Intel's open source Moblin platform is beginning to ship on consumer electronics products. The Linux-based platform is designed specifically for mobile Internet devices that use Intel's Atom processor. The project launched last year and has evolved swiftly.
Gigabyte is preparing to release the M528, its first Moblin-based device, next week in Taipei. It has an 800Mhz Atom processor, 4GB internal storage, 512MB of RAM, a 3MP camera, and a 4.8-inch LCD touchscreen that supports a resolution of 800x480. It also has support for WiFi and 3G connectivity.
IDG reports that the product will be available for NT$12,900 (US$386) with a 2-year 3G service contract at Chunghwa stores in Taiwan. The device will face strong competition from Apple's 3G iPhone, which is also set to launch through Chunghwa next month.
Intel has built close ties with Taiwanese partners, and views the country as a significant market for Moblin-based devices. The chip giant announced last month plans to build a Moblin development center in Taiwan as part of an arragement with the country's Ministry of Economic Affairs. Intel is also investing in VMAX, a mobile carrier that is rolling out Taiwan's first major WiMAX network. Although the Gigabyte MID and other early Moblin devices don't have WiMAX support yet, the feature will be included in future Atom-based MID products.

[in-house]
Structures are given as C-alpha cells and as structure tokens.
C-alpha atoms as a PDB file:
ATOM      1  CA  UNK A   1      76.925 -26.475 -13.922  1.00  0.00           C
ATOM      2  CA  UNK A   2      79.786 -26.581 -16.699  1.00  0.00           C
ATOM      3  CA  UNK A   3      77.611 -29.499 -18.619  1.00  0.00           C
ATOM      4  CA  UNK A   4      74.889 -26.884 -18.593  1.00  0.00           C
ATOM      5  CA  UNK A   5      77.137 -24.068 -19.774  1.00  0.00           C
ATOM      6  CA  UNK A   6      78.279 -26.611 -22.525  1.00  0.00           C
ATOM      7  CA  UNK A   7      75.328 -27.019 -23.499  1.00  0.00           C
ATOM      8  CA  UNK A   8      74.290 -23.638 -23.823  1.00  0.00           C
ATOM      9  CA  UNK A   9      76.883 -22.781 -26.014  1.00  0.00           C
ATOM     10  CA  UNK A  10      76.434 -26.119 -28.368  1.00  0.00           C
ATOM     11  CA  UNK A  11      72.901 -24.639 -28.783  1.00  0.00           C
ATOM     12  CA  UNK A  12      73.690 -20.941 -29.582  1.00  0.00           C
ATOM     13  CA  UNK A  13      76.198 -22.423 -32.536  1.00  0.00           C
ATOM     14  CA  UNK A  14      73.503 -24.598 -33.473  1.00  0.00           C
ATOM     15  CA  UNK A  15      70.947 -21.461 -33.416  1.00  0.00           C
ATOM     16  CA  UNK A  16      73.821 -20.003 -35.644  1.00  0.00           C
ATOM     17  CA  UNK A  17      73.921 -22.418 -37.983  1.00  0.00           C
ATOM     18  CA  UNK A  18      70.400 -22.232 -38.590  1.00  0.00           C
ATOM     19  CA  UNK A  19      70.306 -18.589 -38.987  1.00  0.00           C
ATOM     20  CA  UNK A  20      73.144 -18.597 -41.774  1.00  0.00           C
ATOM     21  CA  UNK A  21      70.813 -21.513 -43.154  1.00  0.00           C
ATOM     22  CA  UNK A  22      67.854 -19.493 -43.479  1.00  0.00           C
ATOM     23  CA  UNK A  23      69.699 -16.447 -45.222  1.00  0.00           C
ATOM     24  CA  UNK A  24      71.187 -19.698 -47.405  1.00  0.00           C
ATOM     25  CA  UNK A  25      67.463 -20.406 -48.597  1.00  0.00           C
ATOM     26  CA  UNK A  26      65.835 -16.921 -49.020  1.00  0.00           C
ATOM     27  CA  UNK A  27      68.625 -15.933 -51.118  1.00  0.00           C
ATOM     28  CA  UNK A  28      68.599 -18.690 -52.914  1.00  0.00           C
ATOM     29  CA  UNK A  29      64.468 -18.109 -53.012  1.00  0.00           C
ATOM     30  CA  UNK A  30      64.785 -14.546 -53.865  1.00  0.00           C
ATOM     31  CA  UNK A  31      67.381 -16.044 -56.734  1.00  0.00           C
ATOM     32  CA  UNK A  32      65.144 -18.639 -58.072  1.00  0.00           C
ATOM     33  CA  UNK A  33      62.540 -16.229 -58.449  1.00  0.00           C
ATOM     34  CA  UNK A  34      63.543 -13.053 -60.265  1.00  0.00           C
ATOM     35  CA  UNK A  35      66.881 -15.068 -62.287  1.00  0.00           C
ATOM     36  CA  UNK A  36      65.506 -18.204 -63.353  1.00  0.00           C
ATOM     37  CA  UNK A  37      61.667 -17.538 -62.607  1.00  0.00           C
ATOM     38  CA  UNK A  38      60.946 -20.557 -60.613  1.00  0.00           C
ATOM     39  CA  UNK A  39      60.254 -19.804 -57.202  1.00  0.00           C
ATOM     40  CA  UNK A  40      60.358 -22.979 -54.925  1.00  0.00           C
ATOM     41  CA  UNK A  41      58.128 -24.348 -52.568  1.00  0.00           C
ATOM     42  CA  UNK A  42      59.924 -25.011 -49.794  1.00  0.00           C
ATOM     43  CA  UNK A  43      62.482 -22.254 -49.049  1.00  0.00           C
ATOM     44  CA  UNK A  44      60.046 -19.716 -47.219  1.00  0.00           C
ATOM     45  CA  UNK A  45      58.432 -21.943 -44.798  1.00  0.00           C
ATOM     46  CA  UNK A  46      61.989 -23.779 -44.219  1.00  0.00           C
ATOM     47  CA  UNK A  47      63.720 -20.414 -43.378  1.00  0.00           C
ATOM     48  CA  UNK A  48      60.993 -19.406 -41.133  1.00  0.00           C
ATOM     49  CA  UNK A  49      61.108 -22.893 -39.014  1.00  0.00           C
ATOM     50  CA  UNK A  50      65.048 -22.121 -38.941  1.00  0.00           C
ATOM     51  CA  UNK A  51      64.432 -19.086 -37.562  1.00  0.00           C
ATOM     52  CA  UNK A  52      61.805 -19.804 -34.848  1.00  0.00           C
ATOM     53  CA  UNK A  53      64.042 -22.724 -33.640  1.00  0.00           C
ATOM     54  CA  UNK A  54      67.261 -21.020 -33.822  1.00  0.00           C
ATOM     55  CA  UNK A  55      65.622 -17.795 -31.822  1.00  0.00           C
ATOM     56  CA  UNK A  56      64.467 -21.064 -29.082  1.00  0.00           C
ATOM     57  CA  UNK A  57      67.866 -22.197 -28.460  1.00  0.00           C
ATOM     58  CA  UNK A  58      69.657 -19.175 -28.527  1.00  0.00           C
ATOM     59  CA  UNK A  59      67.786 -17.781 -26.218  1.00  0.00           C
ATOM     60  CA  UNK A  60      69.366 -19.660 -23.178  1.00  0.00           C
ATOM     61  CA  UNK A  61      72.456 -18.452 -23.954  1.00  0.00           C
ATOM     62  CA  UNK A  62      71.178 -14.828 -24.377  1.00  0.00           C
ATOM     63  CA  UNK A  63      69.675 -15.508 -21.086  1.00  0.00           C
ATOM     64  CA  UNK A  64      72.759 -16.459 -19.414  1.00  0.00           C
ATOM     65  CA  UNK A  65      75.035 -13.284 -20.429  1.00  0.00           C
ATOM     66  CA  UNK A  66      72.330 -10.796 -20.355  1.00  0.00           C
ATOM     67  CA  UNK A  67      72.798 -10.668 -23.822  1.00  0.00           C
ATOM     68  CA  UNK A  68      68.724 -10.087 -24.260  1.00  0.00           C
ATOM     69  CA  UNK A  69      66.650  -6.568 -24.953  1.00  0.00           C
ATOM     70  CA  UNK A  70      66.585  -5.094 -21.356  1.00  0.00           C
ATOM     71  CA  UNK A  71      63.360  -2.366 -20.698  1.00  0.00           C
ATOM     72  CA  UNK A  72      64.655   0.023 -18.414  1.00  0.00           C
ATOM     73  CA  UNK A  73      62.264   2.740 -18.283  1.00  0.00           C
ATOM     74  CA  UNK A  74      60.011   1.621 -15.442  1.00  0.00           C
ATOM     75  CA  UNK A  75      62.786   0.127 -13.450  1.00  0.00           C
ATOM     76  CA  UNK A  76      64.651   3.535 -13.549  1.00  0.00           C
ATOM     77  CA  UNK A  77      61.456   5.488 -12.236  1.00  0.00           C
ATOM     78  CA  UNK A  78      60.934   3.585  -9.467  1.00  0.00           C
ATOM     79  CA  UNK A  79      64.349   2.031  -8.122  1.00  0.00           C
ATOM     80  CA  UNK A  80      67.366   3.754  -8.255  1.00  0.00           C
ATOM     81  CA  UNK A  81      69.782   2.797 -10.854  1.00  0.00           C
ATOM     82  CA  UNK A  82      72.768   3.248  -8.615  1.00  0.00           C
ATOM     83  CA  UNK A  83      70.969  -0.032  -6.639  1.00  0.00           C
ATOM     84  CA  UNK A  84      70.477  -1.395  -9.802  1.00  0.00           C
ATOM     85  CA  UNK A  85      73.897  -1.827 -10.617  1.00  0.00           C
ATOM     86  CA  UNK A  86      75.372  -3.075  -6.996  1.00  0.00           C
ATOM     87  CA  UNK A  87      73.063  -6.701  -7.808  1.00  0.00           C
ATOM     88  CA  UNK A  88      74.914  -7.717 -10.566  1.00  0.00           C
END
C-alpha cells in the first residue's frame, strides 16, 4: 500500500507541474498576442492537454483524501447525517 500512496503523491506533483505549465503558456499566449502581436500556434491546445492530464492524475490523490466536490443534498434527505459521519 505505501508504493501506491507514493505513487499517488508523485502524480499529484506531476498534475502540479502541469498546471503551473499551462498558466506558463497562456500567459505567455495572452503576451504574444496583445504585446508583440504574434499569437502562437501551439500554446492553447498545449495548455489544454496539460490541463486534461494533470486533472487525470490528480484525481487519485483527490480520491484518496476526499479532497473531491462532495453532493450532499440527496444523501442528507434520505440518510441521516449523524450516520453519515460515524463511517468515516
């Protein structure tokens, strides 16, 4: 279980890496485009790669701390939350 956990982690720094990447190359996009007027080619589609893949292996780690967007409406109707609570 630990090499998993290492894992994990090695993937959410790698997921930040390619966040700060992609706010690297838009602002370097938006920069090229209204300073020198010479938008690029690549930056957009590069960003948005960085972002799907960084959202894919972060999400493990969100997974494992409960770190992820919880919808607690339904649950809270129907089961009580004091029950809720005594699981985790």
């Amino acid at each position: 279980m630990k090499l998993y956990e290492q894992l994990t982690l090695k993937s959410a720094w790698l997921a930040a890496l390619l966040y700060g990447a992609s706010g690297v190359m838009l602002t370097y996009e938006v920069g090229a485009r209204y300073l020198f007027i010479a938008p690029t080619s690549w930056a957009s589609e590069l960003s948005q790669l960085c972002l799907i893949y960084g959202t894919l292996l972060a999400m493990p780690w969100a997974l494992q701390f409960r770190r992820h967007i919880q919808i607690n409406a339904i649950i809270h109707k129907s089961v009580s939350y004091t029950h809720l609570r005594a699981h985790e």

The Gigabyte M528 is based on a design by Compal, a major ODM from Taiwan. The same design is also being used by Aigo for its P8860 MID. I got an opportunity to test one of the generic Compal models in person when I was at LinuxWorld earlier this year. I was impressed with the product's performance and usability. The device's form factor makes it feel like a beefier N810, but its processor puts it in the same class as modern netbooks, performance-wise. The device I tested came with OpenOffice.org, which it was able to run surprisingly well.
The arrival of Moblin on actual consumer electronics devices is a significant milestone for the platform. It has gained enormous traction with the major Linux distributors, but it has been slow to attract a community of independent programmers. When Moblin products hit the market and reach the hands of developers, it will likely get a big boost as early adopters begin porting applications and hacking the platform.
The platform leverages the GNOME Mobile and Embedded stack and uses Hildon, a derivative of the GTK+ toolkit that was originally designed by Nokia for Internet tablet devices. It also includes a modified version of the Firefox 3 web browser. Developers who want to get a head start hacking on the platform can download the source code from Intel's Git repository.